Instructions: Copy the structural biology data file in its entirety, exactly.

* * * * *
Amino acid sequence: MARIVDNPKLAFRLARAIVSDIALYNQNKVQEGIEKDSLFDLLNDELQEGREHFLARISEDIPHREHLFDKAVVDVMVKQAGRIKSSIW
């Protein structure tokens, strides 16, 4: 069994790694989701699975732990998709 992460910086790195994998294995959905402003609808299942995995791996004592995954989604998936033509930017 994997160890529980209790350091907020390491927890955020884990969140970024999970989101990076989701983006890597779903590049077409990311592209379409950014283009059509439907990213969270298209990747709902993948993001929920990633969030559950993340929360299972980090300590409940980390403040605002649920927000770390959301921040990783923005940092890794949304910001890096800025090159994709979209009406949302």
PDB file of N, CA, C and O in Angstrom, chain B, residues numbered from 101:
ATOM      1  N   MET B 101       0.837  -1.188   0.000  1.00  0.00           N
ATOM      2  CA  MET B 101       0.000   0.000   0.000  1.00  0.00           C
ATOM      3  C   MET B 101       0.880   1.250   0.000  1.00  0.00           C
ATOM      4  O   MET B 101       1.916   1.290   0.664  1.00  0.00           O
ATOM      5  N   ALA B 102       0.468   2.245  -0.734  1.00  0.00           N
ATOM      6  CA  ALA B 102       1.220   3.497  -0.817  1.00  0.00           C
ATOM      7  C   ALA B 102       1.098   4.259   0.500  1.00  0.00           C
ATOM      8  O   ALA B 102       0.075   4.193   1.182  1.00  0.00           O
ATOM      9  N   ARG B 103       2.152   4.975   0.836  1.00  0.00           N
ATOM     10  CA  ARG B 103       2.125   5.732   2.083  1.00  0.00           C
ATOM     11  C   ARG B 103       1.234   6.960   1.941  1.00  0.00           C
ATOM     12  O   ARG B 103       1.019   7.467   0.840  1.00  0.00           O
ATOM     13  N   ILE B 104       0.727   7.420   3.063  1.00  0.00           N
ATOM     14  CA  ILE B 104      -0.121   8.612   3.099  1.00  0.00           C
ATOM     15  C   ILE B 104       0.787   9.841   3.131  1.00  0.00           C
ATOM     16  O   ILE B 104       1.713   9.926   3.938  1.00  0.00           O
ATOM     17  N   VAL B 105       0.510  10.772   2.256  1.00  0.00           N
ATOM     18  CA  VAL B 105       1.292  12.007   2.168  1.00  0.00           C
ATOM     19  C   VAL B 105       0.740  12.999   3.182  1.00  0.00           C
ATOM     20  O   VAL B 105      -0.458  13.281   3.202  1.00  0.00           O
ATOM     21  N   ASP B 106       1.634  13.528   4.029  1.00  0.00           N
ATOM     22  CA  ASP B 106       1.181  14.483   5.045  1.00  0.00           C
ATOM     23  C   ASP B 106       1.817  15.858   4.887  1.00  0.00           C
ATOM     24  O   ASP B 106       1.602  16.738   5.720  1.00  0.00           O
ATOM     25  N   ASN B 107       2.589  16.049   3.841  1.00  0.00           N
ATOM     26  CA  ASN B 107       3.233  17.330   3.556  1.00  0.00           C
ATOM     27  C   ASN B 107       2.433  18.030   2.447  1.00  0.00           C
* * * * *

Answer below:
Amino acid sequence: MARIVDNPKLAFRLARAIVSDIALYNQNKVQEGIEKDSLFDLLNDELQEGREHFLARISEDIPHREHLFDKAVVDVMVKQAGRIKSSIW
């Protein structure tokens, strides 16, 4: 069994790694989701699975732990998709 992460910086790195994998294995959905402003609808299942995995791996004592995954989604998936033509930017 994997160890529980209790350091907020390491927890955020884990969140970024999970989101990076989701983006890597779903590049077409990311592209379409950014283009059509439907990213969270298209990747709902993948993001929920990633969030559950993340929360299972980090300590409940980390403040605002649920927000770390959301921040990783923005940092890794949304910001890096800025090159994709979209009406949302």
PDB file of N, CA, C and O in Angstrom, chain B, residues numbered from 101:
ATOM      1  N   MET B 101       0.837  -1.188   0.000  1.00  0.00           N
ATOM      2  CA  MET B 101       0.000   0.000   0.000  1.00  0.00           C
ATOM      3  C   MET B 101       0.880   1.250   0.000  1.00  0.00           C
ATOM      4  O   MET B 101       1.916   1.290   0.664  1.00  0.00           O
ATOM      5  N   ALA B 102       0.468   2.245  -0.734  1.00  0.00           N
ATOM      6  CA  ALA B 102       1.220   3.497  -0.817  1.00  0.00           C
ATOM      7  C   ALA B 102       1.098   4.259   0.500  1.00  0.00           C
ATOM      8  O   ALA B 102       0.075   4.193   1.182  1.00  0.00           O
ATOM      9  N   ARG B 103       2.152   4.975   0.836  1.00  0.00           N
ATOM     10  CA  ARG B 103       2.125   5.732   2.083  1.00  0.00           C
ATOM     11  C   ARG B 103       1.234   6.960   1.941  1.00  0.00           C
ATOM     12  O   ARG B 103       1.019   7.467   0.840  1.00  0.00           O
ATOM     13  N   ILE B 104       0.727   7.420   3.063  1.00  0.00           N
ATOM     14  CA  ILE B 104      -0.121   8.612   3.099  1.00  0.00           C
ATOM     15  C   ILE B 104       0.787   9.841   3.131  1.00  0.00           C
ATOM     16  O   ILE B 104       1.713   9.926   3.938  1.00  0.00           O
ATOM     17  N   VAL B 105       0.510  10.772   2.256  1.00  0.00           N
ATOM     18  CA  VAL B 105       1.292  12.007   2.168  1.00  0.00           C
ATOM     19  C   VAL B 105       0.740  12.999   3.182  1.00  0.00           C
ATOM     20  O   VAL B 105      -0.458  13.281   3.202  1.00  0.00           O
ATOM     21  N   ASP B 106       1.634  13.528   4.029  1.00  0.00           N
ATOM     22  CA  ASP B 106       1.181  14.483   5.045  1.00  0.00           C
ATOM     23  C   ASP B 106       1.817  15.858   4.887  1.00  0.00           C
ATOM     24  O   ASP B 106       1.602  16.738   5.720  1.00  0.00           O
ATOM     25  N   ASN B 107       2.589  16.049   3.841  1.00  0.00           N
ATOM     26  CA  ASN B 107       3.233  17.330   3.556  1.00  0.00           C
ATOM     27  C   ASN B 107       2.433  18.030   2.447  1.00  0.00           C